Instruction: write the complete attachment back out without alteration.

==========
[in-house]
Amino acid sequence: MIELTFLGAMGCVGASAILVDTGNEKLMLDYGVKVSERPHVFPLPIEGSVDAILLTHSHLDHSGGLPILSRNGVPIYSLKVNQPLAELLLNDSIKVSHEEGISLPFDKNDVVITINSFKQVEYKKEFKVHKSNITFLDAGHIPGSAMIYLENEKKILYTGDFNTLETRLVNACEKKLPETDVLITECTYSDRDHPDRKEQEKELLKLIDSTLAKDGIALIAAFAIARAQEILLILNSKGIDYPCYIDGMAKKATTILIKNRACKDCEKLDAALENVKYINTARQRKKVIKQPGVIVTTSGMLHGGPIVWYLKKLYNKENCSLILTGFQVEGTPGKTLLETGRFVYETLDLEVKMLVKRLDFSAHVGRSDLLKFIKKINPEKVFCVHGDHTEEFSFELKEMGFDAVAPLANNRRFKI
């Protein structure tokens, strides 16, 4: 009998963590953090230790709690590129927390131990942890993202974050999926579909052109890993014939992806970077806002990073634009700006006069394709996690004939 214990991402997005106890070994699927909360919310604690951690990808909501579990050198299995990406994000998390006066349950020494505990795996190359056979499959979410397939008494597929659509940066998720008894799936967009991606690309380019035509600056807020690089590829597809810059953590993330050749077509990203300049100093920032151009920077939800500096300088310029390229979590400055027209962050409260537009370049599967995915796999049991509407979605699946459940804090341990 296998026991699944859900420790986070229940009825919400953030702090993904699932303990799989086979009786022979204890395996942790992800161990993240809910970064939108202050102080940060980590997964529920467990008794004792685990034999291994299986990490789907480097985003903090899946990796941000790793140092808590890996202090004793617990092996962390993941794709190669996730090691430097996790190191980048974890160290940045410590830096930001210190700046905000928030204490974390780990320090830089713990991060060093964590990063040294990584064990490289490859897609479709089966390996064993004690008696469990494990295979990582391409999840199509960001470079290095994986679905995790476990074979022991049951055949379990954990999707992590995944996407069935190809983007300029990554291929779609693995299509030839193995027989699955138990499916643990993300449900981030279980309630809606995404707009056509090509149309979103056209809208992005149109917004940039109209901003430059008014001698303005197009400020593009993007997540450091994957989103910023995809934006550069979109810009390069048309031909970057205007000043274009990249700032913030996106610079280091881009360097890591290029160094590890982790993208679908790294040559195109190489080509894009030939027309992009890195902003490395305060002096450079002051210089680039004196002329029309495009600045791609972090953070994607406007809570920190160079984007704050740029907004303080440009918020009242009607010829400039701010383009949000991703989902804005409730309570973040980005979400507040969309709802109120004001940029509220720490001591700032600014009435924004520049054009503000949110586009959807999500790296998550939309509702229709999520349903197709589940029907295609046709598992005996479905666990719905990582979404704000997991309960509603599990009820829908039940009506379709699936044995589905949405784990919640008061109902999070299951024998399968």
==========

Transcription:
[in-house]
Amino acid sequence: MIELTFLGAMGCVGASAILVDTGNEKLMLDYGVKVSERPHVFPLPIEGSVDAILLTHSHLDHSGGLPILSRNGVPIYSLKVNQPLAELLLNDSIKVSHEEGISLPFDKNDVVITINSFKQVEYKKEFKVHKSNITFLDAGHIPGSAMIYLENEKKILYTGDFNTLETRLVNACEKKLPETDVLITECTYSDRDHPDRKEQEKELLKLIDSTLAKDGIALIAAFAIARAQEILLILNSKGIDYPCYIDGMAKKATTILIKNRACKDCEKLDAALENVKYINTARQRKKVIKQPGVIVTTSGMLHGGPIVWYLKKLYNKENCSLILTGFQVEGTPGKTLLETGRFVYETLDLEVKMLVKRLDFSAHVGRSDLLKFIKKINPEKVFCVHGDHTEEFSFELKEMGFDAVAPLANNRRFKI
């Protein structure tokens, strides 16, 4: 009998963590953090230790709690590129927390131990942890993202974050999926579909052109890993014939992806970077806002990073634009700006006069394709996690004939 214990991402997005106890070994699927909360919310604690951690990808909501579990050198299995990406994000998390006066349950020494505990795996190359056979499959979410397939008494597929659509940066998720008894799936967009991606690309380019035509600056807020690089590829597809810059953590993330050749077509990203300049100093920032151009920077939800500096300088310029390229979590400055027209962050409260537009370049599967995915796999049991509407979605699946459940804090341990 296998026991699944859900420790986070229940009825919400953030702090993904699932303990799989086979009786022979204890395996942790992800161990993240809910970064939108202050102080940060980590997964529920467990008794004792685990034999291994299986990490789907480097985003903090899946990796941000790793140092808590890996202090004793617990092996962390993941794709190669996730090691430097996790190191980048974890160290940045410590830096930001210190700046905000928030204490974390780990320090830089713990991060060093964590990063040294990584064990490289490859897609479709089966390996064993004690008696469990494990295979990582391409999840199509960001470079290095994986679905995790476990074979022991049951055949379990954990999707992590995944996407069935190809983007300029990554291929779609693995299509030839193995027989699955138990499916643990993300449900981030279980309630809606995404707009056509090509149309979103056209809208992005149109917004940039109209901003430059008014001698303005197009400020593009993007997540450091994957989103910023995809934006550069979109810009390069048309031909970057205007000043274009990249700032913030996106610079280091881009360097890591290029160094590890982790993208679908790294040559195109190489080509894009030939027309992009890195902003490395305060002096450079002051210089680039004196002329029309495009600045791609972090953070994607406007809570920190160079984007704050740029907004303080440009918020009242009607010829400039701010383009949000991703989902804005409730309570973040980005979400507040969309709802109120004001940029509220720490001591700032600014009435924004520049054009503000949110586009959807999500790296998550939309509702229709999520349903197709589940029907295609046709598992005996479905666990719905990582979404704000997991309960509603599990009820829908039940009506379709699936044995589905949405784990919640008061109902999070299951024998399968």